The flexibility enabled by remote work was the goal for many individuals who dealt with a busy lifestyle, weighed down by commute and forced social expectations. At the same time, the growing popularity of remote work sparked a new debate on whether this was the solution to balance personal and professional lives. However, after adopting the remote or even hybrid work lifestyle, many realized that those benefits also came with their own set of challenges — and isolation was one that appeared on most people’s lists.

With this in mind, we present a variety of ways to foster meaningful connections with colleagues and communities. Depending on your personal preferences or needs, this could encompass online activities or physical acts. In any case, the key is to try them and see which ones affect your well-being the most.

Acknowledging & Understanding the Challenges of Remote Work Isolation

Physical distance plays a significant role in separating individuals from their colleagues, but it’s important to acknowledge that there could be more factors to it than we’d like to admit. That’s because isolation can look different from one case to another. For example, a lack of motivation could occur for various reasons, like nutritional deficiencies, burnout, a sedentary lifestyle or chronic stress. Notably, digital nomads reported that the third-most popular aspect they missed was the need for social interaction, which highlights the potentially isolating nature of the remote worker’s environment.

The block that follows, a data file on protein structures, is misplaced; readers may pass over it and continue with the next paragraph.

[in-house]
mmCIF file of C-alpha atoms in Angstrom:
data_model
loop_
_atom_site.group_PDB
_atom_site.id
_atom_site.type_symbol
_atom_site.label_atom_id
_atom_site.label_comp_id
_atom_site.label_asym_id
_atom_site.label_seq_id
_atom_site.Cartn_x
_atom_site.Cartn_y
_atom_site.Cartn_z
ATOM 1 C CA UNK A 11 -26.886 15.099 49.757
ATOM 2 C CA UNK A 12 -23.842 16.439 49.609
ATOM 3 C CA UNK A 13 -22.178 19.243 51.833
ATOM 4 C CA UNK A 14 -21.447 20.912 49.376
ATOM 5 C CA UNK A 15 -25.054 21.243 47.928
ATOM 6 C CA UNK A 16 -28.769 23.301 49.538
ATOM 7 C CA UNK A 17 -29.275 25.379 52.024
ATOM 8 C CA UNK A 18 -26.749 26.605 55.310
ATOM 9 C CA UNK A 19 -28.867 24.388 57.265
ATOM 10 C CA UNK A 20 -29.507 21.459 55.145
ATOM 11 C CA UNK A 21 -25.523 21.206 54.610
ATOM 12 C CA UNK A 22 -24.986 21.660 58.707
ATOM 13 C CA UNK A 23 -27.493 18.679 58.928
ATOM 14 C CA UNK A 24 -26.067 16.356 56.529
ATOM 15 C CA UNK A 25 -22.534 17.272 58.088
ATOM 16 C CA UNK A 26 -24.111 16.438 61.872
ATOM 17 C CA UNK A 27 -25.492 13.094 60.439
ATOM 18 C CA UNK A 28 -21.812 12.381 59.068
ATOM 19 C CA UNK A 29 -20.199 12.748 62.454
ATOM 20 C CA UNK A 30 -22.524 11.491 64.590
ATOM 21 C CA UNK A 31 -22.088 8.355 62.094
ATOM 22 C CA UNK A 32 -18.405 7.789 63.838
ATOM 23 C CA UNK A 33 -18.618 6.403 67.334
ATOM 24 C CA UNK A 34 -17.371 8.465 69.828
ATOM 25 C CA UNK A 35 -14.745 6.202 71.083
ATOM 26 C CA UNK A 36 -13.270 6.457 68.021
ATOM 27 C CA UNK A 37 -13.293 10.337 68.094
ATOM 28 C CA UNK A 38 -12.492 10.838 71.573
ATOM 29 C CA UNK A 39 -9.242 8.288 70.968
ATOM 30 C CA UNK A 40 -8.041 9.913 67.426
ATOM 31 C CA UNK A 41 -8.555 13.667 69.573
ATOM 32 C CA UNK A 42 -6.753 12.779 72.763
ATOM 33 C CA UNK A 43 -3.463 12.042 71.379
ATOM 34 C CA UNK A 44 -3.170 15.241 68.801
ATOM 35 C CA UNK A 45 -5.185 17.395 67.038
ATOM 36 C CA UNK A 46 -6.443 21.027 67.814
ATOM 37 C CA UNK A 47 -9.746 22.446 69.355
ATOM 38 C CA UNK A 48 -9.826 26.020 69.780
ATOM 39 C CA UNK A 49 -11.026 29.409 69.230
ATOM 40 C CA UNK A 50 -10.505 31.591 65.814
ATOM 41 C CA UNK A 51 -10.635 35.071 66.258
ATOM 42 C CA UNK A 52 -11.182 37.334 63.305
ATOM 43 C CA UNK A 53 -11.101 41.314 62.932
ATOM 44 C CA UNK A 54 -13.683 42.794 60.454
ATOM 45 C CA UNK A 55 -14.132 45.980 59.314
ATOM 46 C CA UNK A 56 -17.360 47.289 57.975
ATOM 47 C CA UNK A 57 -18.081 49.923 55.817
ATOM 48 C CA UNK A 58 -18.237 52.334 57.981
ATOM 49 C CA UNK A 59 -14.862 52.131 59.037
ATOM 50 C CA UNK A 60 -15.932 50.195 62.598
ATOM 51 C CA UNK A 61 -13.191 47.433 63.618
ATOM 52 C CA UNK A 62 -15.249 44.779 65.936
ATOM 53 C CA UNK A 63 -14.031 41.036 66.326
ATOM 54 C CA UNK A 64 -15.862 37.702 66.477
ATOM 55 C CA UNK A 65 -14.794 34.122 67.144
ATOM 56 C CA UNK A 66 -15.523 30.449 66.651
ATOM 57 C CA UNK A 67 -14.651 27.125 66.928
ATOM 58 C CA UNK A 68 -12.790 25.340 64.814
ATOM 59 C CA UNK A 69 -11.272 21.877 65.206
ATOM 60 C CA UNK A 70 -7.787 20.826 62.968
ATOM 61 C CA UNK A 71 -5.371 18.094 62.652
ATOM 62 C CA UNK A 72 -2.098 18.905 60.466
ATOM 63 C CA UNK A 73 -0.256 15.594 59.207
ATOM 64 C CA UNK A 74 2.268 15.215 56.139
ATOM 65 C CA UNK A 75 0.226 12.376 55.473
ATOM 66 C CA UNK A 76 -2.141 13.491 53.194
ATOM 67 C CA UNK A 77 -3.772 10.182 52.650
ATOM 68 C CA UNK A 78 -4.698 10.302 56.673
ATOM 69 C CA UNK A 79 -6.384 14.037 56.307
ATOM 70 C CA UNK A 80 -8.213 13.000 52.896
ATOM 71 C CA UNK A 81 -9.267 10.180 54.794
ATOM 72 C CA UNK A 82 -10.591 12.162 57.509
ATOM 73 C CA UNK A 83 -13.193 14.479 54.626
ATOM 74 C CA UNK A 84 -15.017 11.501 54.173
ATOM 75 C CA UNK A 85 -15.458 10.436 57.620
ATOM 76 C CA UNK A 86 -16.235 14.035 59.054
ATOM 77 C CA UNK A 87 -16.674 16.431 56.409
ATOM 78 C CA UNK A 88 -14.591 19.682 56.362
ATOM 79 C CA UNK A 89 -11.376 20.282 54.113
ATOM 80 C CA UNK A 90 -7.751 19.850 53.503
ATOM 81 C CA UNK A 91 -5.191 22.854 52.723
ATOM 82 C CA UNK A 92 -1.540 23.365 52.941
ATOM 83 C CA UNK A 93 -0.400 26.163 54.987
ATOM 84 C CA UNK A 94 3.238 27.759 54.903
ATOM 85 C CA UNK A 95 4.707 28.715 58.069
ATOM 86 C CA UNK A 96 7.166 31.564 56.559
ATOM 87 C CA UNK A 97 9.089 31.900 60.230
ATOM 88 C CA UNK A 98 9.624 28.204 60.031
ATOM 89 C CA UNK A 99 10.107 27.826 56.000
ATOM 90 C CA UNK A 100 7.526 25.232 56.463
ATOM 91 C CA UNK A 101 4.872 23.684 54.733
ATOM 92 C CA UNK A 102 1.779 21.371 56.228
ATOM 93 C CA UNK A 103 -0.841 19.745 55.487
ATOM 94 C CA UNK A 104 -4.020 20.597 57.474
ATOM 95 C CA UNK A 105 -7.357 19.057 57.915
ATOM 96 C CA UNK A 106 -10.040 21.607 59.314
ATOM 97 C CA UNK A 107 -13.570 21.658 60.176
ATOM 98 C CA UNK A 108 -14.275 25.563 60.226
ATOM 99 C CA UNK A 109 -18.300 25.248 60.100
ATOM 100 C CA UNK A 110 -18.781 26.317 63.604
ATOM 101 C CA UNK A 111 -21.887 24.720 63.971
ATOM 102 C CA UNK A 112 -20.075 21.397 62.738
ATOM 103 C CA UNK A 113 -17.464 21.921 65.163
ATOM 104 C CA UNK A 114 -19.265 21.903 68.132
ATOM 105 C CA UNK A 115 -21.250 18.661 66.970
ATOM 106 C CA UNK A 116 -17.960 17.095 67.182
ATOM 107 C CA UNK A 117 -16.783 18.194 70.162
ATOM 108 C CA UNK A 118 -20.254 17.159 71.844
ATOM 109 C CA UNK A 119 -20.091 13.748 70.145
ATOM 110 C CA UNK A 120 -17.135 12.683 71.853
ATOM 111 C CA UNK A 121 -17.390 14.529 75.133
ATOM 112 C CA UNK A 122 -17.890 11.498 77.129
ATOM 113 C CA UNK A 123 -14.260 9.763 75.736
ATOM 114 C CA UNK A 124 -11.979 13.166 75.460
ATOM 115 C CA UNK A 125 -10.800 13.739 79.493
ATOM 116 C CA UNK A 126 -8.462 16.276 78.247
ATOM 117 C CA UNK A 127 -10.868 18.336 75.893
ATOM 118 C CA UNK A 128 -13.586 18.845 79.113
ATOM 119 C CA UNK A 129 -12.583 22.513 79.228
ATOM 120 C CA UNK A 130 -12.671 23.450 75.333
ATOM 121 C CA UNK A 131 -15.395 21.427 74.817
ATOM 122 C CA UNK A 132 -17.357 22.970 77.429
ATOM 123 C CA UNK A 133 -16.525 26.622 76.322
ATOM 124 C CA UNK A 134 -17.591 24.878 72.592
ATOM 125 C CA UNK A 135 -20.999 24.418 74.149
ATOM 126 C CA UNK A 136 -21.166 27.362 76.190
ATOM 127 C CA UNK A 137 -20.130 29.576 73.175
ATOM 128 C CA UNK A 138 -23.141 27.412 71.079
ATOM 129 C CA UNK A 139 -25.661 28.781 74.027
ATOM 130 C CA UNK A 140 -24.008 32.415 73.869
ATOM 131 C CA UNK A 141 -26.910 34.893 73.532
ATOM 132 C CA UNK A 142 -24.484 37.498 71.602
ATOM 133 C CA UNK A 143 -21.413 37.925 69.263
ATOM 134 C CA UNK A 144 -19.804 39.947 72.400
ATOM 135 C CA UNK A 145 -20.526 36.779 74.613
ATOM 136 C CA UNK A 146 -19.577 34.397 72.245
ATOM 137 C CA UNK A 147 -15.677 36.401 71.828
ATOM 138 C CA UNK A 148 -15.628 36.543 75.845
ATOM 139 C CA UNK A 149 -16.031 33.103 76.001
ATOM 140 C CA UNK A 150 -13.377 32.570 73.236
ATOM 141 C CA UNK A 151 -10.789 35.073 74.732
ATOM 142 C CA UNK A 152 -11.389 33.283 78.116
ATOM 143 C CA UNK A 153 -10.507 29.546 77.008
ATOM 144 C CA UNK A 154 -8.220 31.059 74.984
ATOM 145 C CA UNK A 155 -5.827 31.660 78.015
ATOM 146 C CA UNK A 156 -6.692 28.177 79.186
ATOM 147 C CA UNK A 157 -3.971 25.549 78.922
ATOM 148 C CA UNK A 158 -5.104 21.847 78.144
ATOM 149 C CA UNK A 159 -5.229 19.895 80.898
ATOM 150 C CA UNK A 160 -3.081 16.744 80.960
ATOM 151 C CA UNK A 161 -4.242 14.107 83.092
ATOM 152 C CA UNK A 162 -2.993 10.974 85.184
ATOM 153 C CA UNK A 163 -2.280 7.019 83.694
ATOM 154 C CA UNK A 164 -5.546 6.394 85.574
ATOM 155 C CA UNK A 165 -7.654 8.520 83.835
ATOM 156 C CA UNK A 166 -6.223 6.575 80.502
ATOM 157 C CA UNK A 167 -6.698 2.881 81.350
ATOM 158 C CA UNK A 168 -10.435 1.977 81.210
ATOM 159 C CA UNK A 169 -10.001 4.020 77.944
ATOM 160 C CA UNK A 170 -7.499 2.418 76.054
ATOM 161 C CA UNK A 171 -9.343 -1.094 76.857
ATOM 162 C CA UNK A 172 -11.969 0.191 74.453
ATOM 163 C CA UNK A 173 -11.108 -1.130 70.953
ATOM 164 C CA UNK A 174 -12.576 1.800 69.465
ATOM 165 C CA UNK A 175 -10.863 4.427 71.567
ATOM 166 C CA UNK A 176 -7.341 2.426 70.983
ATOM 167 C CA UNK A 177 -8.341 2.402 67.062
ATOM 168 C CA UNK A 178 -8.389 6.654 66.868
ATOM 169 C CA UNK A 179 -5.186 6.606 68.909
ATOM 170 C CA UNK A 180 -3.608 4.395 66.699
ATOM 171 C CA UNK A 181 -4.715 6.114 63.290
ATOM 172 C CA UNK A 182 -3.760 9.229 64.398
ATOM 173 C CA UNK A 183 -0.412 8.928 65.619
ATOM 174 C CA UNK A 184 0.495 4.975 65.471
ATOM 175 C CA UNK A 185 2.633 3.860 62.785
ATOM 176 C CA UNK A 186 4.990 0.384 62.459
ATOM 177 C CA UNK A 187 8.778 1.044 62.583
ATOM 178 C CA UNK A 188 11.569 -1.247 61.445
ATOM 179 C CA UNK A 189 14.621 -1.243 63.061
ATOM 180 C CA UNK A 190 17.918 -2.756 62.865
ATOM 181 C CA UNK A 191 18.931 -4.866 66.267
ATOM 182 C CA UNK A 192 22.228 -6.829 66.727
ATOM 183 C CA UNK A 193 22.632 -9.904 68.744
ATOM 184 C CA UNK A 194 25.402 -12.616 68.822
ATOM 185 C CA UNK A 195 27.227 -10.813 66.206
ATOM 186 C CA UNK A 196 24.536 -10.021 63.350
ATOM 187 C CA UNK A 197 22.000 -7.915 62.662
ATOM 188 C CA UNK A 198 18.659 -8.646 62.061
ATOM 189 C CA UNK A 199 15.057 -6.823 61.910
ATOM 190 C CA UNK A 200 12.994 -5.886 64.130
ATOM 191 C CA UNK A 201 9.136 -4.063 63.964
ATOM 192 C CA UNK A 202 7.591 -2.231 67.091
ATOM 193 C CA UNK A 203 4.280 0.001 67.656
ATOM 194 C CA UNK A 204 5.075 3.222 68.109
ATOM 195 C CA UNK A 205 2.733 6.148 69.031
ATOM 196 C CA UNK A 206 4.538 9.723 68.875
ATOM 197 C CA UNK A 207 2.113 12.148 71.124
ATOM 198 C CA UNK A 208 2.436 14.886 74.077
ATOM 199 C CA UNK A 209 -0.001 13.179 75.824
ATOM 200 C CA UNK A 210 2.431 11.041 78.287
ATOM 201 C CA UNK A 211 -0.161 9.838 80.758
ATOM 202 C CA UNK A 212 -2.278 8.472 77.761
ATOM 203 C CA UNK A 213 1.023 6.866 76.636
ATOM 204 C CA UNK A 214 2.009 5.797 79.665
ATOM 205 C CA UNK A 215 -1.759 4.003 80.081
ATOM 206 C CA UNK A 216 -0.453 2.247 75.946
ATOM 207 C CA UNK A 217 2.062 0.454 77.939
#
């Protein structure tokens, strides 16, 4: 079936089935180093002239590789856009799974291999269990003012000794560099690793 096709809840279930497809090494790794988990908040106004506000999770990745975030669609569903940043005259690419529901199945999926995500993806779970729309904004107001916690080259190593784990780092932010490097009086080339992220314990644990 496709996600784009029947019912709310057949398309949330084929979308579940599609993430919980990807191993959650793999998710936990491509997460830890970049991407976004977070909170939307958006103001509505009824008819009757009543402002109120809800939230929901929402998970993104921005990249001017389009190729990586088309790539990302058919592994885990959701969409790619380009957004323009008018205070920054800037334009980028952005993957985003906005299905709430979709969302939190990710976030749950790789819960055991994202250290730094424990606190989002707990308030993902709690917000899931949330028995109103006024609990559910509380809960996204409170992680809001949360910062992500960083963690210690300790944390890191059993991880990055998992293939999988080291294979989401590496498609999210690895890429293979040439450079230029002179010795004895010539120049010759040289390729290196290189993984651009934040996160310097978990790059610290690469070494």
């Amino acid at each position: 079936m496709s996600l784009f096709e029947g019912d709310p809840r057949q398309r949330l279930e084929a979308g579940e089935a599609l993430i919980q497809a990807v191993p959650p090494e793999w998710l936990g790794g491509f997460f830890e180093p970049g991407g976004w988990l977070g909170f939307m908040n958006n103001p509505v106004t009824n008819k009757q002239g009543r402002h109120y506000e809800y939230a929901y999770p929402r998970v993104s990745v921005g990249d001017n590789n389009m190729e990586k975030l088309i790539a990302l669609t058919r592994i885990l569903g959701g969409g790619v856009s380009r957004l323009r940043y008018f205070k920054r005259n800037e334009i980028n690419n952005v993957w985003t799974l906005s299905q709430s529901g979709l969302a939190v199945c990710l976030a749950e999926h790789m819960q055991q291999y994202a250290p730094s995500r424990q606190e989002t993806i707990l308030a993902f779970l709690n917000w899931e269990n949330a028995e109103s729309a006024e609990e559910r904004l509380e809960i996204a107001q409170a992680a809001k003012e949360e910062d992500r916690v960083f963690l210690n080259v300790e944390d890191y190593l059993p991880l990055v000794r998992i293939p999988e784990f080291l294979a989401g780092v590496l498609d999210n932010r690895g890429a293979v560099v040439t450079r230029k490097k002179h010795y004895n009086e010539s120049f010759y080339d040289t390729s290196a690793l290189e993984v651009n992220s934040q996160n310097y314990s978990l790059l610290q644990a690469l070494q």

Moreover, the side effects of isolation can vary from loneliness to depression in more severe cases. The initial clues could look like a favorite game that isn’t fun anymore or effortless tasks that suddenly raise the stress level like never before. Similarly, individuals who generally feel energized in social interactions may start feeling isolated much faster than those who prefer and are used to moderate socialization. If you recognize yourself or someone else in a similar state of mind, it’s important to consider the following ways to combat isolation.

Try a Coworking Space

Exploring coworking spaces in your area could offer a change of scenery, as well as the possibility to shorten your commute and interact with various professionals. During the lockdown days, the benefits of such spaces came to the forefront, and it appears that coworking spaces will continue to grow in popularity moving forward. In fact, 69% of digital nomads are either looking for a coworking space right now or are considering looking for one in the future.

On the same note, another study asked for experts’ opinions on the mental health benefits brought forth by coworking spaces, and their answers constructed a well-rounded image of an ideal environment for work/life balance.

“I think working from a coworking space can help facilitate mental health through the satisfaction of basic needs,” said Daisy Chang from Michigan State University’s College of Social Science. “For example, one of them is the need for relatedness, which refers to individuals wanting to develop and maintain meaningful relationships with colleagues, friends, family, etc. However, working in a coworking space gives people more opportunities to meet others and have conversations that are less intentional and by design (for example, a formal meeting), which can lead to the development of unexpected relationships and collaborations.”

Cultivate In-Person Connections When Possible